Written and originally played by British playwright Phoebe Waller-Bridge and later turned into a BBC TV series, Fleabag tells the story of a 26-year-old modern single woman struggling to deal with the death of her best friend and a failing business.
From the outset, the storyline seems rather depressing, but Waller-Bridge seamlessly melds hilarious scenarios with heart-wrenching monologues.
Obsessed with sex and perhaps too frank for her own good, Fleabag recounts her relationships with friends and family in such a crude and hilariously open way that the audience members almost forget the tragedy underlying the play.
The constant switching between emotions and superb delivery from Rice ensures we are transfixed the entire hour. Her confidence on stage is palpable and her natural storytelling ability leaves the audience hanging off every last word.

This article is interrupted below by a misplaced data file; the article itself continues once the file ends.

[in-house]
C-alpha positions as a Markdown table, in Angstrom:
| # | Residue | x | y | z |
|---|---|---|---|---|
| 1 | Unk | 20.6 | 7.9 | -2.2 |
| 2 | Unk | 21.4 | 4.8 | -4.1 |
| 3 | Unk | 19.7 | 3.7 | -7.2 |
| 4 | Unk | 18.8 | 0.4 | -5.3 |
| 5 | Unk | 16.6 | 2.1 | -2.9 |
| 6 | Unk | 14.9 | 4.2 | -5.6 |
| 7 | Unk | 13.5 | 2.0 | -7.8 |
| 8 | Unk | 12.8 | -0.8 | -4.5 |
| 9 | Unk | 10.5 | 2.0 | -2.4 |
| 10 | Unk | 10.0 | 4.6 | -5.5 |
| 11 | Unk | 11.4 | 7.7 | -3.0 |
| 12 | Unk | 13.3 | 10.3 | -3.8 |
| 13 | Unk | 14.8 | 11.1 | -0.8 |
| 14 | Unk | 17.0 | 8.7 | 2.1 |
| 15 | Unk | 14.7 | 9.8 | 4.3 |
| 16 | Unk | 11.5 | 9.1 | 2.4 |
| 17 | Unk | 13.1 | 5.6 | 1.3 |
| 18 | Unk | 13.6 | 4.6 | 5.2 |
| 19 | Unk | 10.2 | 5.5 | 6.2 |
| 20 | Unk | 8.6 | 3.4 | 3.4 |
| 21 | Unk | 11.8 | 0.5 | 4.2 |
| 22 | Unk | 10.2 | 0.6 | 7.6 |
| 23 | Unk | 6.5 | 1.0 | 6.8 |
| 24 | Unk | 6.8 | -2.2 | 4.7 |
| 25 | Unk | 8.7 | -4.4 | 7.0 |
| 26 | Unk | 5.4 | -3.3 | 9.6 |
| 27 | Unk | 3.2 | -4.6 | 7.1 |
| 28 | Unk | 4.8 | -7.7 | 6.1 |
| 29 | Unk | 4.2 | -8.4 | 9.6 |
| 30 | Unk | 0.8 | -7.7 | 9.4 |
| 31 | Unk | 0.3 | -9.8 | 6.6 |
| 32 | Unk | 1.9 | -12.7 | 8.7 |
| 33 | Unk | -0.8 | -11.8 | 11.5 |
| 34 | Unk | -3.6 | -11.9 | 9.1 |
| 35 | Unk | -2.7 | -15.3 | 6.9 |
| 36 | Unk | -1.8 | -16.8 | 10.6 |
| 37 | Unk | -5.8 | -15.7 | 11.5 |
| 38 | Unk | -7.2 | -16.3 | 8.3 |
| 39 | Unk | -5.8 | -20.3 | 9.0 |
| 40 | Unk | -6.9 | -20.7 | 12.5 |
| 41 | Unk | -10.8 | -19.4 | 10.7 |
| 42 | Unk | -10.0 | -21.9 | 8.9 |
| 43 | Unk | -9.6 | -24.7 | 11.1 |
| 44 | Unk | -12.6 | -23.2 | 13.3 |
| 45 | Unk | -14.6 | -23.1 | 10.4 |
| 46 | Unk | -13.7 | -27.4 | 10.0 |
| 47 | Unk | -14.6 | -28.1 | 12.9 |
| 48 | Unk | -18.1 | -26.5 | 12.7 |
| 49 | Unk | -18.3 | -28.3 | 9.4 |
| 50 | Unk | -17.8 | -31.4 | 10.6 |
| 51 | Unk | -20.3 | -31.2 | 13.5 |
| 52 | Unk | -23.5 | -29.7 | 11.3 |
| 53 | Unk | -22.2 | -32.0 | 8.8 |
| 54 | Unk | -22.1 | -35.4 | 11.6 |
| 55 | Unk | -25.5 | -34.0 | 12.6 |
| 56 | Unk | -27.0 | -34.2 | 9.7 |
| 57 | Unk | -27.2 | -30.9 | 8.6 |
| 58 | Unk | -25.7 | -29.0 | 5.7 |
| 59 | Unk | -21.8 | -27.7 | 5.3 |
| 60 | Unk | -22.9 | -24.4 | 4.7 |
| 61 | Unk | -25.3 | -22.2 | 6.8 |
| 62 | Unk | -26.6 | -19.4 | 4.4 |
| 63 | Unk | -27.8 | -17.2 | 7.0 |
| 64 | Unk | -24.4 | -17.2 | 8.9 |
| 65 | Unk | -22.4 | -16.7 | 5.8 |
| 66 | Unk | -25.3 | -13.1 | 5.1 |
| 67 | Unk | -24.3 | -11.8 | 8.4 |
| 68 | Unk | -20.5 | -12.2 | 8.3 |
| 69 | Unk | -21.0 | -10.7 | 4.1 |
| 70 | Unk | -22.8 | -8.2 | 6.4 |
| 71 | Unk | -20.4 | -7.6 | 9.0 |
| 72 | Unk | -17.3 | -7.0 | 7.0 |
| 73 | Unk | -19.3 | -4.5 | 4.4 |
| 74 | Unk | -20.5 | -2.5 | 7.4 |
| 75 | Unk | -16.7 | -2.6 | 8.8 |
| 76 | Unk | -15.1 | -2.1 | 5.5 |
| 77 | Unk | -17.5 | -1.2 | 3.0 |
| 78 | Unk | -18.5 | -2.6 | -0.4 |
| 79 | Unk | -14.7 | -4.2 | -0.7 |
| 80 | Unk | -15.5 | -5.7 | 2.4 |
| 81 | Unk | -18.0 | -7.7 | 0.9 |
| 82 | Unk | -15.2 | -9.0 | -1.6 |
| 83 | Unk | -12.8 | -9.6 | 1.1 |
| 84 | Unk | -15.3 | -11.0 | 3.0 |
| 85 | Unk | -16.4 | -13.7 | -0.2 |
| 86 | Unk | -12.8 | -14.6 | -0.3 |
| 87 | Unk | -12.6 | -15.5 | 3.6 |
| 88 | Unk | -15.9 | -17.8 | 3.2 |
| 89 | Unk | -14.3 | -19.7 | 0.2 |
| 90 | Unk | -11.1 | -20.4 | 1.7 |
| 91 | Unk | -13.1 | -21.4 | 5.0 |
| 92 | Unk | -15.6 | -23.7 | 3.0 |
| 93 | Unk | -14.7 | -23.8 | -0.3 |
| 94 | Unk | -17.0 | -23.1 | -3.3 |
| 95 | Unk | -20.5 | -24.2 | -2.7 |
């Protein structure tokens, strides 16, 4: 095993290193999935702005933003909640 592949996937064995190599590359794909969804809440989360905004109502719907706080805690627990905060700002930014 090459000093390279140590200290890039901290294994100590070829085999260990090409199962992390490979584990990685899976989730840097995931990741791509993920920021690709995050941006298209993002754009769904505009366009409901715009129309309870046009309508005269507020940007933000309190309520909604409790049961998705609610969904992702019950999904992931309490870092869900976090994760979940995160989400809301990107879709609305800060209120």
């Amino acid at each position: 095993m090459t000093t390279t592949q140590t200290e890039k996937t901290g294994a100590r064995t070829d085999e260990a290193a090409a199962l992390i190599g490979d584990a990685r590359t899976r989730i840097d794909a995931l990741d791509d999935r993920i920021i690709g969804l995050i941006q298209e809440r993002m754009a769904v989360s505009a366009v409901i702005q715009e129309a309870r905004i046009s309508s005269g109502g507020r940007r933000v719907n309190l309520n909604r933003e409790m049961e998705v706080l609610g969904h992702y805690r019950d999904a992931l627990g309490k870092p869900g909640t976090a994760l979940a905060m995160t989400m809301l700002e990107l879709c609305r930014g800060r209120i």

The biggest selling point for Fleabag, though, is its ability to relate to everyday women. Fleabag is a refreshingly modern character who manages to tap into the deeply held views which many of us think but never voice.
Incredibly charming yet inherently flawed, she is admired for her frankness and despised for her poor life choices. This complexity in her character is intriguing and ultimately leads audiences to reflect on their own life choices.
Fleabag received critical acclaim when it debuted at the 2013 Edinburgh Fringe and it’s easy to see why. Superb acting coupled with a brilliant script left me one very happy Fringe ticket-holder.
Fleabag is playing at The Garden of Unearthly Delights until March 18. Read more InDaily Fringe reviews and stories here.
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